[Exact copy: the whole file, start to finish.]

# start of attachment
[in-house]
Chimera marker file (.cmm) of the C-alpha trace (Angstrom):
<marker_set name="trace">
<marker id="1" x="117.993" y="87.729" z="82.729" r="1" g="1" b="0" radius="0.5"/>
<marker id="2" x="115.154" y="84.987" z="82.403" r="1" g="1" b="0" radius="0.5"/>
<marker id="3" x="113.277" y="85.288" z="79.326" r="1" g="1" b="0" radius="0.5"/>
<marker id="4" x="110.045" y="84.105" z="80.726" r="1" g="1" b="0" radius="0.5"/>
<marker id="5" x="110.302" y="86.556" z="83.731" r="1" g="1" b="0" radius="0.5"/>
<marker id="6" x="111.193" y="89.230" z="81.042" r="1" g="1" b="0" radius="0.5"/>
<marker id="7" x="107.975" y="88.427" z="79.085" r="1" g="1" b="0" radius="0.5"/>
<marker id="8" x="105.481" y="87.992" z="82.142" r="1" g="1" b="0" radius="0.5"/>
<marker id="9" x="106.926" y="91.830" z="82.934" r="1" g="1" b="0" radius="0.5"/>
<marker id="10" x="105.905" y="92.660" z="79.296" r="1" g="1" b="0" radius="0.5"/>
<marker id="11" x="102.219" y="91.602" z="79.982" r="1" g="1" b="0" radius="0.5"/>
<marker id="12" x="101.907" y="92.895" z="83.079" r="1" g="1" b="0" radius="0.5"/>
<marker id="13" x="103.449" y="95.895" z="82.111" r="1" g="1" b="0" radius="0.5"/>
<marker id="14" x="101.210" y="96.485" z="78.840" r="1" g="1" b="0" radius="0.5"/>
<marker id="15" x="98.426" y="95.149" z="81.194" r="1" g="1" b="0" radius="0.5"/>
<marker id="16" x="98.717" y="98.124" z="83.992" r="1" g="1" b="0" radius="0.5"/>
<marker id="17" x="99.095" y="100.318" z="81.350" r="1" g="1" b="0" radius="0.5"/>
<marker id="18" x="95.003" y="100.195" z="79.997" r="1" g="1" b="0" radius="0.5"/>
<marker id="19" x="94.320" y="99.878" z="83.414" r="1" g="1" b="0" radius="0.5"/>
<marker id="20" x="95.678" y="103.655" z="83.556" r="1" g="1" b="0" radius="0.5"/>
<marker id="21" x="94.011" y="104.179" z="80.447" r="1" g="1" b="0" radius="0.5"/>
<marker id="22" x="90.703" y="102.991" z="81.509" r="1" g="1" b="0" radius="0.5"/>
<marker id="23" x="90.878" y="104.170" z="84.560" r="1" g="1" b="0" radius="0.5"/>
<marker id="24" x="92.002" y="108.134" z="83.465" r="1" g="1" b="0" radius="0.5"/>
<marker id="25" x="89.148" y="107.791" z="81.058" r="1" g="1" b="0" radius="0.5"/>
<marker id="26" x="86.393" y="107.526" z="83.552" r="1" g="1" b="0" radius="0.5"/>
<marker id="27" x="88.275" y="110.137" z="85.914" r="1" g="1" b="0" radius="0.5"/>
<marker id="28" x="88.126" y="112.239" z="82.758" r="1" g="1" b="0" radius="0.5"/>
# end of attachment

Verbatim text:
[in-house]
Chimera marker file (.cmm) of the C-alpha trace (Angstrom):
<marker_set name="trace">
<marker id="1" x="117.993" y="87.729" z="82.729" r="1" g="1" b="0" radius="0.5"/>
<marker id="2" x="115.154" y="84.987" z="82.403" r="1" g="1" b="0" radius="0.5"/>
<marker id="3" x="113.277" y="85.288" z="79.326" r="1" g="1" b="0" radius="0.5"/>
<marker id="4" x="110.045" y="84.105" z="80.726" r="1" g="1" b="0" radius="0.5"/>
<marker id="5" x="110.302" y="86.556" z="83.731" r="1" g="1" b="0" radius="0.5"/>
<marker id="6" x="111.193" y="89.230" z="81.042" r="1" g="1" b="0" radius="0.5"/>
<marker id="7" x="107.975" y="88.427" z="79.085" r="1" g="1" b="0" radius="0.5"/>
<marker id="8" x="105.481" y="87.992" z="82.142" r="1" g="1" b="0" radius="0.5"/>
<marker id="9" x="106.926" y="91.830" z="82.934" r="1" g="1" b="0" radius="0.5"/>
<marker id="10" x="105.905" y="92.660" z="79.296" r="1" g="1" b="0" radius="0.5"/>
<marker id="11" x="102.219" y="91.602" z="79.982" r="1" g="1" b="0" radius="0.5"/>
<marker id="12" x="101.907" y="92.895" z="83.079" r="1" g="1" b="0" radius="0.5"/>
<marker id="13" x="103.449" y="95.895" z="82.111" r="1" g="1" b="0" radius="0.5"/>
<marker id="14" x="101.210" y="96.485" z="78.840" r="1" g="1" b="0" radius="0.5"/>
<marker id="15" x="98.426" y="95.149" z="81.194" r="1" g="1" b="0" radius="0.5"/>
<marker id="16" x="98.717" y="98.124" z="83.992" r="1" g="1" b="0" radius="0.5"/>
<marker id="17" x="99.095" y="100.318" z="81.350" r="1" g="1" b="0" radius="0.5"/>
<marker id="18" x="95.003" y="100.195" z="79.997" r="1" g="1" b="0" radius="0.5"/>
<marker id="19" x="94.320" y="99.878" z="83.414" r="1" g="1" b="0" radius="0.5"/>
<marker id="20" x="95.678" y="103.655" z="83.556" r="1" g="1" b="0" radius="0.5"/>
<marker id="21" x="94.011" y="104.179" z="80.447" r="1" g="1" b="0" radius="0.5"/>
<marker id="22" x="90.703" y="102.991" z="81.509" r="1" g="1" b="0" radius="0.5"/>
<marker id="23" x="90.878" y="104.170" z="84.560" r="1" g="1" b="0" radius="0.5"/>
<marker id="24" x="92.002" y="108.134" z="83.465" r="1" g="1" b="0" radius="0.5"/>
<marker id="25" x="89.148" y="107.791" z="81.058" r="1" g="1" b="0" radius="0.5"/>
<marker id="26" x="86.393" y="107.526" z="83.552" r="1" g="1" b="0" radius="0.5"/>
<marker id="27" x="88.275" y="110.137" z="85.914" r="1" g="1" b="0" radius="0.5"/>
<marker id="28" x="88.126" y="112.239" z="82.758" r="1" g="1" b="0" radius="0.5"/>